Eighty-three samples of cerebrospinal fluid were evaluated, and pleocytosis was observed in 52 (62.6%) cases, with a mean cell density of 27.1 cells/mm3. The predominant pattern was lymphomononuclear. High levels of cerebrospinal fluid proteins were also present in 85.3% of the cases, with a mean protein concentration of 104.4mg/dL.

Cranial magnetic resonance imaging (MRI) was performed in 69 cases. Cases with 4 or more encephalic lesions predominated, accounting for 55.1% of all cases. There were 14 (16.4%) patients with single cerebral lesions (Figures 1 and 2).

FIGURE 1 Mesencephalic lesion with a central target. (A) and (B), sequences before treatment; (C) and (D), sequences after treatment. Note reduction of the lesion and the cerebral edema. Images: author's photos. 

FIGURE 2 Parietal lesion, next to the meningeal plane. (A) and (B), sequences before treatment; (C) and (D), sequences after treatment. Note complete disappearance of the lesion and edema. Images: author's photos. 

On analysis of results of real-time PCR seeking T. gondii DNA in the CSF, with regard to cell density in the fluid, 89.7% of samples with more than 4 cells/mm3 also had positive PCR results, whereas 35.8% of specimens with up to 3 cells/mm3 had negative PCR results. This difference was statistically significant (p = 0.013).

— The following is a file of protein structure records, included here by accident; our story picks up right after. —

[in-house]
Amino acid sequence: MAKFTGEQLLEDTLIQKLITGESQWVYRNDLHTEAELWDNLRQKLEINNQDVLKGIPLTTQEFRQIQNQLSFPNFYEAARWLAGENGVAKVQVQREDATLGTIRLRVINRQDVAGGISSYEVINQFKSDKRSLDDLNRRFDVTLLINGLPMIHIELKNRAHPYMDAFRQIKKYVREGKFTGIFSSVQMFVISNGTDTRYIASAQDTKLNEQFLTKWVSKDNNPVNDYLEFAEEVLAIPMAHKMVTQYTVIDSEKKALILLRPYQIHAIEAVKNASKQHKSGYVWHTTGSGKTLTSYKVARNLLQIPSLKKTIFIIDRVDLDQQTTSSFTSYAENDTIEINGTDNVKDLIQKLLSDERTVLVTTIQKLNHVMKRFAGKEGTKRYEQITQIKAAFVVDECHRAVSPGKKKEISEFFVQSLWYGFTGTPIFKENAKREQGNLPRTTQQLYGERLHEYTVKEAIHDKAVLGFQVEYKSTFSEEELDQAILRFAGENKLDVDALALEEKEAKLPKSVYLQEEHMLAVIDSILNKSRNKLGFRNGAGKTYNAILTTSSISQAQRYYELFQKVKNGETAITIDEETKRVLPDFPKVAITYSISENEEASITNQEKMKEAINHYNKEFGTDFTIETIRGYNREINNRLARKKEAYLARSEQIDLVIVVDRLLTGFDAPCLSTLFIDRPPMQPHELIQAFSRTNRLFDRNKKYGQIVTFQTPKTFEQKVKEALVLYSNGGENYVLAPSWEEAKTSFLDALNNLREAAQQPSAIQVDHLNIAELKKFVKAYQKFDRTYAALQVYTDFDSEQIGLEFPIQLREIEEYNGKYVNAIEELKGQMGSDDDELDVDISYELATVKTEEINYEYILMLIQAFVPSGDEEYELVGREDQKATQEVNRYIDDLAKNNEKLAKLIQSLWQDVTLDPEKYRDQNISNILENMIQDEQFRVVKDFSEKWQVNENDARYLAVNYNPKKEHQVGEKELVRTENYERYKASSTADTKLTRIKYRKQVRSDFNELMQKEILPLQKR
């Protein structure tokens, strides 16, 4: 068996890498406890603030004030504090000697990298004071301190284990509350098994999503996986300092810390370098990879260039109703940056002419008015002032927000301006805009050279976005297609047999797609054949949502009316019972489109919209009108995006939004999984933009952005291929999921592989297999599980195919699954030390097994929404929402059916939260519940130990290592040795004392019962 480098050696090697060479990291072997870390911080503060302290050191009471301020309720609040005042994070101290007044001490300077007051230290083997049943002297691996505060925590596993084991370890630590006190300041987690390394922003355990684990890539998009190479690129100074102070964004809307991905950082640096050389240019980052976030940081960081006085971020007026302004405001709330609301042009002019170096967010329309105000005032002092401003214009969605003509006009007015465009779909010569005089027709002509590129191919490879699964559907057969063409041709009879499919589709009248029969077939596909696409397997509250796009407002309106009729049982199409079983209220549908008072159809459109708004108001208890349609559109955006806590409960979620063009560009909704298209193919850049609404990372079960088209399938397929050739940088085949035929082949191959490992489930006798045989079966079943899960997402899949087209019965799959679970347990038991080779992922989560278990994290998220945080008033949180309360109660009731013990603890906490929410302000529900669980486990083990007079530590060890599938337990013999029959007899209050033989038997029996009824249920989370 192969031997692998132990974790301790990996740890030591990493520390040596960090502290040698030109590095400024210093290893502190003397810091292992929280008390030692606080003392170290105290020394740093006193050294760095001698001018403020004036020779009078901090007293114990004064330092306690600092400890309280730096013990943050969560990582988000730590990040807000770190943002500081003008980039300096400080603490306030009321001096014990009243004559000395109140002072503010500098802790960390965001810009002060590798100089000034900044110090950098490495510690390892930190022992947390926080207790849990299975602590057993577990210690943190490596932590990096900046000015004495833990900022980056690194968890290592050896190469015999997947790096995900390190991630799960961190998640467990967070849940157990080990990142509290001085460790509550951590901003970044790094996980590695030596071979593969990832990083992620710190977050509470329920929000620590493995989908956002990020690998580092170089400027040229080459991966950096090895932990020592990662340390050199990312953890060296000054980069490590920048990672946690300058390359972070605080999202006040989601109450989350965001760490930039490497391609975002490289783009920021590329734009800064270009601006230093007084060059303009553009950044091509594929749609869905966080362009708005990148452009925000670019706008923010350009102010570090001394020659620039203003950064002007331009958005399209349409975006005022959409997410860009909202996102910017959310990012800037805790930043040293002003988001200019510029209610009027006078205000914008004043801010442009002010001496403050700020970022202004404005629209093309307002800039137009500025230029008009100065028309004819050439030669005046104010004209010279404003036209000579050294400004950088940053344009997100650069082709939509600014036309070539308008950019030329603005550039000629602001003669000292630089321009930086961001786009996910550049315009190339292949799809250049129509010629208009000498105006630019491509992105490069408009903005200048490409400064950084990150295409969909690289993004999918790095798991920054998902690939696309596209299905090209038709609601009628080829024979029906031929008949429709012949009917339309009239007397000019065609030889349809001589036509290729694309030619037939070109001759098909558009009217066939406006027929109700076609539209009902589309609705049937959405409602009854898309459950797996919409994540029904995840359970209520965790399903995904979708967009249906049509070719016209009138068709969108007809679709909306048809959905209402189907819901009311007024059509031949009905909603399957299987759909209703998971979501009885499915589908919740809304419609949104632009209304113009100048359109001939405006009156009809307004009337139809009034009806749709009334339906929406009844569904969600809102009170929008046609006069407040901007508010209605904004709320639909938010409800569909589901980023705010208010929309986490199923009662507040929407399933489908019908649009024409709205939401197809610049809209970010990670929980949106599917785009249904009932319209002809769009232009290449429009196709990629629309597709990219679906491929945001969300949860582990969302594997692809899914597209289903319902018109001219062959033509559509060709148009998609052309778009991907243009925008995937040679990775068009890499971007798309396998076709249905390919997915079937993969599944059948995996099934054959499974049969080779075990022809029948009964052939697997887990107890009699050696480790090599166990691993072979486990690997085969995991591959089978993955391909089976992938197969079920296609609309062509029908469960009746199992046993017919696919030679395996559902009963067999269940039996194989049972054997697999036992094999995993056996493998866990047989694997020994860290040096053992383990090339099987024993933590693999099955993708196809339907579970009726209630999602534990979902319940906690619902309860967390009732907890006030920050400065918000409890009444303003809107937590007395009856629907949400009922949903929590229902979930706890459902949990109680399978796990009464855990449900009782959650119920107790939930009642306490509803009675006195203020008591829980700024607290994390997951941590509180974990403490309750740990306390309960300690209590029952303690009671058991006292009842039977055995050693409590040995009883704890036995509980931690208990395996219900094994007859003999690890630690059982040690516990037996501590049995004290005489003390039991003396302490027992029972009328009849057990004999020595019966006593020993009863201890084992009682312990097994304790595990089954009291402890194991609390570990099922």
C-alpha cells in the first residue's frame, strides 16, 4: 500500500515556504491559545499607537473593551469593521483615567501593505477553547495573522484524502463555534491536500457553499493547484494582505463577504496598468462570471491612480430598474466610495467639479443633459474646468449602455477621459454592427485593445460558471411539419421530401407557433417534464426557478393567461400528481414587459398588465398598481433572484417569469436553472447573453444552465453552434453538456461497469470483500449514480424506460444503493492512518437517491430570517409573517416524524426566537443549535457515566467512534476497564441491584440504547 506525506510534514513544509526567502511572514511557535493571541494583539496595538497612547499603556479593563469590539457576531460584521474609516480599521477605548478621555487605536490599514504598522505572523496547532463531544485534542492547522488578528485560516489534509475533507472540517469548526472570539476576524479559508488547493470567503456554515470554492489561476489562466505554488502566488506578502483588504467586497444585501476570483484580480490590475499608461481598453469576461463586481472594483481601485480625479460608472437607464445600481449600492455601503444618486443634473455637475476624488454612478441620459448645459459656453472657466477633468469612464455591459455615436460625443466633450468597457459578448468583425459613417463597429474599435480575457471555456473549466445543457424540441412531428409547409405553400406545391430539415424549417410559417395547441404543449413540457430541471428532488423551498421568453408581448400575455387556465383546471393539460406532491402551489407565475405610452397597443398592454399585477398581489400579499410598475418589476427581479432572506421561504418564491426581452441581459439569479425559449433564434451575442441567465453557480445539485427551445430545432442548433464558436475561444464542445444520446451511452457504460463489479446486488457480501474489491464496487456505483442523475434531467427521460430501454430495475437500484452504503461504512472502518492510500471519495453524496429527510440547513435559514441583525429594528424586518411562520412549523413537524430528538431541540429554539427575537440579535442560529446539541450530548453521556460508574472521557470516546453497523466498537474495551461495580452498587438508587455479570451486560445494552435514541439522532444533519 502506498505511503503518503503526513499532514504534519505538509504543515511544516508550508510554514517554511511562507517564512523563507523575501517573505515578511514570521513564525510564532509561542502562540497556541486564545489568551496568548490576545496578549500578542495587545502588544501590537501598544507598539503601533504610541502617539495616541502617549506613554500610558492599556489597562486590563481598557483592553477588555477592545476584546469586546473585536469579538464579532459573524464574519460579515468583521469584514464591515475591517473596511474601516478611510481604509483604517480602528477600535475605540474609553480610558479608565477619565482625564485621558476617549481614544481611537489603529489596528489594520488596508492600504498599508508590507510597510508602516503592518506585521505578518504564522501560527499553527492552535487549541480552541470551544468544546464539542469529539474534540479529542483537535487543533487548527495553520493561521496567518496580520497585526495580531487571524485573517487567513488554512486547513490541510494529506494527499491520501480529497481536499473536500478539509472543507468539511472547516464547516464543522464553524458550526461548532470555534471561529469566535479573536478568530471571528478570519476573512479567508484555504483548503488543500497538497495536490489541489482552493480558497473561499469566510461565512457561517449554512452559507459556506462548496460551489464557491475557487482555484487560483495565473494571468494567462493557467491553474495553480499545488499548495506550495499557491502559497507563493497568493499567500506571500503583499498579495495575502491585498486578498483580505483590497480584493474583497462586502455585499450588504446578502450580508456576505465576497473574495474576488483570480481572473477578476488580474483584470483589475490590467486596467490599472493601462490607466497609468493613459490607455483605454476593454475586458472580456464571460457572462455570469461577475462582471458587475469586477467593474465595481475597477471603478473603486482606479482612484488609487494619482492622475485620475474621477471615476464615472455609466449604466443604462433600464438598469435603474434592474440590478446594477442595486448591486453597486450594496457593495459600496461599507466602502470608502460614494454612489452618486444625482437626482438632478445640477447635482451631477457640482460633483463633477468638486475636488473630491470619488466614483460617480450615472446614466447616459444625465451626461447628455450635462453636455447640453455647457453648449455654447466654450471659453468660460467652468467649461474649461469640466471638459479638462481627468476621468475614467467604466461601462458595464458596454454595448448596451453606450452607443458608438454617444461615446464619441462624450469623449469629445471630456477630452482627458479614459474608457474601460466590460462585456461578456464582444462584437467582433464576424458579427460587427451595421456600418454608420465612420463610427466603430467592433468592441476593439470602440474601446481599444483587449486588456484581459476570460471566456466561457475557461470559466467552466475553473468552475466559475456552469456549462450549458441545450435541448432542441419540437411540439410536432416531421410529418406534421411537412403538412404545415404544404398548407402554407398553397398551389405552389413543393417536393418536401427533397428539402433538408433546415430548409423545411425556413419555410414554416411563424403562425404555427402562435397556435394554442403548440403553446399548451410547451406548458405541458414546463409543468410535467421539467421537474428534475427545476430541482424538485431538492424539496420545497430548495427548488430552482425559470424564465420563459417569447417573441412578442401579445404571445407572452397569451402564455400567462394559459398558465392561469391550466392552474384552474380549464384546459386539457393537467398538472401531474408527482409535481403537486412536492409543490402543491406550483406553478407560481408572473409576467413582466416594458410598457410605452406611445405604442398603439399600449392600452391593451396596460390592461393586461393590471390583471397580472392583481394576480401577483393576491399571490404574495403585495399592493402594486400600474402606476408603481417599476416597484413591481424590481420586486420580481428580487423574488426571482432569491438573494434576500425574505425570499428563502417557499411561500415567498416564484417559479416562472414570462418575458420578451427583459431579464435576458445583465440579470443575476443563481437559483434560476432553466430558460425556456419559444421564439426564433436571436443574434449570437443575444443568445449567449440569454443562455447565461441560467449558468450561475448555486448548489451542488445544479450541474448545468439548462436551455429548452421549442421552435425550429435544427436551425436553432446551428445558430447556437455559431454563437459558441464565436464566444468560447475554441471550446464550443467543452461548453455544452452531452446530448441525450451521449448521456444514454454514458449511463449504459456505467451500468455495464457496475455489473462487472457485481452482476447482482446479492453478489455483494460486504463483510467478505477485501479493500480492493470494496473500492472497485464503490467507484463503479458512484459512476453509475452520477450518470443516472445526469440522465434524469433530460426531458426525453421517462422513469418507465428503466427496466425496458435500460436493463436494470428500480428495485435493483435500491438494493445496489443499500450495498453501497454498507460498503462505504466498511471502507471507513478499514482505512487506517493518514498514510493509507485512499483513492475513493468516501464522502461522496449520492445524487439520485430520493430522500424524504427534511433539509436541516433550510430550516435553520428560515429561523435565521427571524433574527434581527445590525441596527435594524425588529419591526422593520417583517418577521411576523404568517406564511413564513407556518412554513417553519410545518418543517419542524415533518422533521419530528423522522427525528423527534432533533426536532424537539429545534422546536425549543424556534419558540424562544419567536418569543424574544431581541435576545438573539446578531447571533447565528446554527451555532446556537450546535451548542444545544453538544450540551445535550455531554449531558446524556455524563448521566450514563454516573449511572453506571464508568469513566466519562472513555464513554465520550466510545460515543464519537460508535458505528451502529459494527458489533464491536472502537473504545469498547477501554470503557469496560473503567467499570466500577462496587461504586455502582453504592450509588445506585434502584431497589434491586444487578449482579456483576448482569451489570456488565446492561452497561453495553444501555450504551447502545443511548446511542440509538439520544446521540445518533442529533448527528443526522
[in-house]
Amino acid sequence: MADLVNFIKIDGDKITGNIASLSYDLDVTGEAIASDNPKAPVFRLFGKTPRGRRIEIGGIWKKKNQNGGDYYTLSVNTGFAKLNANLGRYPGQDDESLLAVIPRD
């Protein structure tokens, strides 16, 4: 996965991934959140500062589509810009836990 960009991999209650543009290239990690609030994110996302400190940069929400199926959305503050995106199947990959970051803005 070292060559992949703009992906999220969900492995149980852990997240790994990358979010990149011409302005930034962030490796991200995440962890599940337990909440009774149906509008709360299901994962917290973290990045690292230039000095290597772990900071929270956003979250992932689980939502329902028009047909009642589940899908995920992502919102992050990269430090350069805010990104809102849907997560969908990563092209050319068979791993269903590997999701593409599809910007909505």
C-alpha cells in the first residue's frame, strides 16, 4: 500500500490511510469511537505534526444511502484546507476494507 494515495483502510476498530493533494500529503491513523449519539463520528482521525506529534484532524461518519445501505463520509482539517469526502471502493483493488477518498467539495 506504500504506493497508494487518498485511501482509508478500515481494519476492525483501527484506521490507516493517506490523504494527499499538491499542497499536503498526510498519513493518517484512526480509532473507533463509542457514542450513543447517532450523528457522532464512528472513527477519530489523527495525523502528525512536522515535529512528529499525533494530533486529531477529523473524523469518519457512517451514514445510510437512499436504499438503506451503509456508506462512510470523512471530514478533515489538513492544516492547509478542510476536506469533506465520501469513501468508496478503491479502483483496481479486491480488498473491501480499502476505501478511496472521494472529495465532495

Analysis of the CSF PCR results in relation to the number of encephalic lesions (as identified by MRI) showed that 54.3% of patients with a maximum of 3 lesions had negative PCR, whereas 73.9% of the group with 4 or more intracranial lesions had positive results from PCR. This difference was also statistically significant (p = 0.026) (Table 1).

TABLE 1 - Cellularity of cerebrospinal fluid and number of encephalic lesions with PCR results from cerebrospinal fluid. 

Variable PCR in cerebrospinal fluid p value
positive (n = 29) negative (n = 53)
n % n %
Cellularity of CSF (cells/mm3)
 <4 3 10.3 19 35.8 0.013
 ≥4 26 89.7 34 64.2
Lesions seen MRI (n) (n = 23) (n = 46)